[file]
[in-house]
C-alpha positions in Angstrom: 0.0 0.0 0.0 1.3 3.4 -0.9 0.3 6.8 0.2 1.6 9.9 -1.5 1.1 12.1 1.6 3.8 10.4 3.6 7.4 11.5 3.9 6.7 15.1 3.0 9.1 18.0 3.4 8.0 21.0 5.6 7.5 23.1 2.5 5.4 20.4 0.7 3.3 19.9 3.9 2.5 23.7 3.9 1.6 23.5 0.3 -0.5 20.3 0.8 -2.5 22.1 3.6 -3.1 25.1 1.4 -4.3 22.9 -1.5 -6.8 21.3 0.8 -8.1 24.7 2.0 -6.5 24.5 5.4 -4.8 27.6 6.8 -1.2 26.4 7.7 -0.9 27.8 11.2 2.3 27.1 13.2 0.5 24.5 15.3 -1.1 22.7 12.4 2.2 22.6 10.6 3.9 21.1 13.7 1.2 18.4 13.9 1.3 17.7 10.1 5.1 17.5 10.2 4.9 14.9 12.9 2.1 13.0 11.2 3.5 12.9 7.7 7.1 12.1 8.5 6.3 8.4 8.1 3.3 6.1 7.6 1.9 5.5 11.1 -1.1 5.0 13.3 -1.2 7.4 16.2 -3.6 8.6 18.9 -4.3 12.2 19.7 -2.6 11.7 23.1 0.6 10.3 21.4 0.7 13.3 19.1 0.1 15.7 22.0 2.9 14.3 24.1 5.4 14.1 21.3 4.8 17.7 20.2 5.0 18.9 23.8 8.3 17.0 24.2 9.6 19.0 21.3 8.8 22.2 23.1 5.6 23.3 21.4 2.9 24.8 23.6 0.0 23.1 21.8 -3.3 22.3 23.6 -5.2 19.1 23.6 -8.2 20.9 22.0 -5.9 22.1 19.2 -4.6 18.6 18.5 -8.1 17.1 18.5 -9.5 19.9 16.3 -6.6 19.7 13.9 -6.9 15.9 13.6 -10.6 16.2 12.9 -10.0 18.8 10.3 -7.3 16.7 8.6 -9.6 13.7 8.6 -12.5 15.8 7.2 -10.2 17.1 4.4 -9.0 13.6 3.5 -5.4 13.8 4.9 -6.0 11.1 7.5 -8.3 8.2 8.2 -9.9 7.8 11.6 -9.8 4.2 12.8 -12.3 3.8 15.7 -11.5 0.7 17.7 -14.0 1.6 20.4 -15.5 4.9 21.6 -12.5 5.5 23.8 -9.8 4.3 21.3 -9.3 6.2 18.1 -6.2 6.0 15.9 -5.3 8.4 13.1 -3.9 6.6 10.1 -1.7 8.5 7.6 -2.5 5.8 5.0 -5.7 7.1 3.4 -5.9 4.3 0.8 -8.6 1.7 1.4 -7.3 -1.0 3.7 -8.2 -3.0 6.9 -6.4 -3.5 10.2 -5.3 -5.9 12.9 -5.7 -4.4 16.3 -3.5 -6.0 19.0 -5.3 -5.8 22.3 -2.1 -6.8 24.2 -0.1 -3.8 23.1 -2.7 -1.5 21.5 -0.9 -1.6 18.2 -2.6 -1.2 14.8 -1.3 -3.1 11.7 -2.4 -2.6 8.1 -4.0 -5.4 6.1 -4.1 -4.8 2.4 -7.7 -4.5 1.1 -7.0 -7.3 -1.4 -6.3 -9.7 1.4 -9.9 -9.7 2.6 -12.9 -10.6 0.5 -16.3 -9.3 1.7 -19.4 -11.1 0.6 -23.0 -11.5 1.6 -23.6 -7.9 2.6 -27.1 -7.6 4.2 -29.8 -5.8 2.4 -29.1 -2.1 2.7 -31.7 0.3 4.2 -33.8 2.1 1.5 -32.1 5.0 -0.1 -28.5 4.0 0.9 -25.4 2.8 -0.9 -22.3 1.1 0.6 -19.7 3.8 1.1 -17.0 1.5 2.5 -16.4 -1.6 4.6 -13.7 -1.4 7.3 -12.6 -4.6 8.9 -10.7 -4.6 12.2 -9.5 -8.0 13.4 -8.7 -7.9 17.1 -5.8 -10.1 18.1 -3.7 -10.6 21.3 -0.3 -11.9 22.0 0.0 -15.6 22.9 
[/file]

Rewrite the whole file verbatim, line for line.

[in-house]
C-alpha positions in Angstrom: 0.0 0.0 0.0 1.3 3.4 -0.9 0.3 6.8 0.2 1.6 9.9 -1.5 1.1 12.1 1.6 3.8 10.4 3.6 7.4 11.5 3.9 6.7 15.1 3.0 9.1 18.0 3.4 8.0 21.0 5.6 7.5 23.1 2.5 5.4 20.4 0.7 3.3 19.9 3.9 2.5 23.7 3.9 1.6 23.5 0.3 -0.5 20.3 0.8 -2.5 22.1 3.6 -3.1 25.1 1.4 -4.3 22.9 -1.5 -6.8 21.3 0.8 -8.1 24.7 2.0 -6.5 24.5 5.4 -4.8 27.6 6.8 -1.2 26.4 7.7 -0.9 27.8 11.2 2.3 27.1 13.2 0.5 24.5 15.3 -1.1 22.7 12.4 2.2 22.6 10.6 3.9 21.1 13.7 1.2 18.4 13.9 1.3 17.7 10.1 5.1 17.5 10.2 4.9 14.9 12.9 2.1 13.0 11.2 3.5 12.9 7.7 7.1 12.1 8.5 6.3 8.4 8.1 3.3 6.1 7.6 1.9 5.5 11.1 -1.1 5.0 13.3 -1.2 7.4 16.2 -3.6 8.6 18.9 -4.3 12.2 19.7 -2.6 11.7 23.1 0.6 10.3 21.4 0.7 13.3 19.1 0.1 15.7 22.0 2.9 14.3 24.1 5.4 14.1 21.3 4.8 17.7 20.2 5.0 18.9 23.8 8.3 17.0 24.2 9.6 19.0 21.3 8.8 22.2 23.1 5.6 23.3 21.4 2.9 24.8 23.6 0.0 23.1 21.8 -3.3 22.3 23.6 -5.2 19.1 23.6 -8.2 20.9 22.0 -5.9 22.1 19.2 -4.6 18.6 18.5 -8.1 17.1 18.5 -9.5 19.9 16.3 -6.6 19.7 13.9 -6.9 15.9 13.6 -10.6 16.2 12.9 -10.0 18.8 10.3 -7.3 16.7 8.6 -9.6 13.7 8.6 -12.5 15.8 7.2 -10.2 17.1 4.4 -9.0 13.6 3.5 -5.4 13.8 4.9 -6.0 11.1 7.5 -8.3 8.2 8.2 -9.9 7.8 11.6 -9.8 4.2 12.8 -12.3 3.8 15.7 -11.5 0.7 17.7 -14.0 1.6 20.4 -15.5 4.9 21.6 -12.5 5.5 23.8 -9.8 4.3 21.3 -9.3 6.2 18.1 -6.2 6.0 15.9 -5.3 8.4 13.1 -3.9 6.6 10.1 -1.7 8.5 7.6 -2.5 5.8 5.0 -5.7 7.1 3.4 -5.9 4.3 0.8 -8.6 1.7 1.4 -7.3 -1.0 3.7 -8.2 -3.0 6.9 -6.4 -3.5 10.2 -5.3 -5.9 12.9 -5.7 -4.4 16.3 -3.5 -6.0 19.0 -5.3 -5.8 22.3 -2.1 -6.8 24.2 -0.1 -3.8 23.1 -2.7 -1.5 21.5 -0.9 -1.6 18.2 -2.6 -1.2 14.8 -1.3 -3.1 11.7 -2.4 -2.6 8.1 -4.0 -5.4 6.1 -4.1 -4.8 2.4 -7.7 -4.5 1.1 -7.0 -7.3 -1.4 -6.3 -9.7 1.4 -9.9 -9.7 2.6 -12.9 -10.6 0.5 -16.3 -9.3 1.7 -19.4 -11.1 0.6 -23.0 -11.5 1.6 -23.6 -7.9 2.6 -27.1 -7.6 4.2 -29.8 -5.8 2.4 -29.1 -2.1 2.7 -31.7 0.3 4.2 -33.8 2.1 1.5 -32.1 5.0 -0.1 -28.5 4.0 0.9 -25.4 2.8 -0.9 -22.3 1.1 0.6 -19.7 3.8 1.1 -17.0 1.5 2.5 -16.4 -1.6 4.6 -13.7 -1.4 7.3 -12.6 -4.6 8.9 -10.7 -4.6 12.2 -9.5 -8.0 13.4 -8.7 -7.9 17.1 -5.8 -10.1 18.1 -3.7 -10.6 21.3 -0.3 -11.9 22.0 0.0 -15.6 22.9 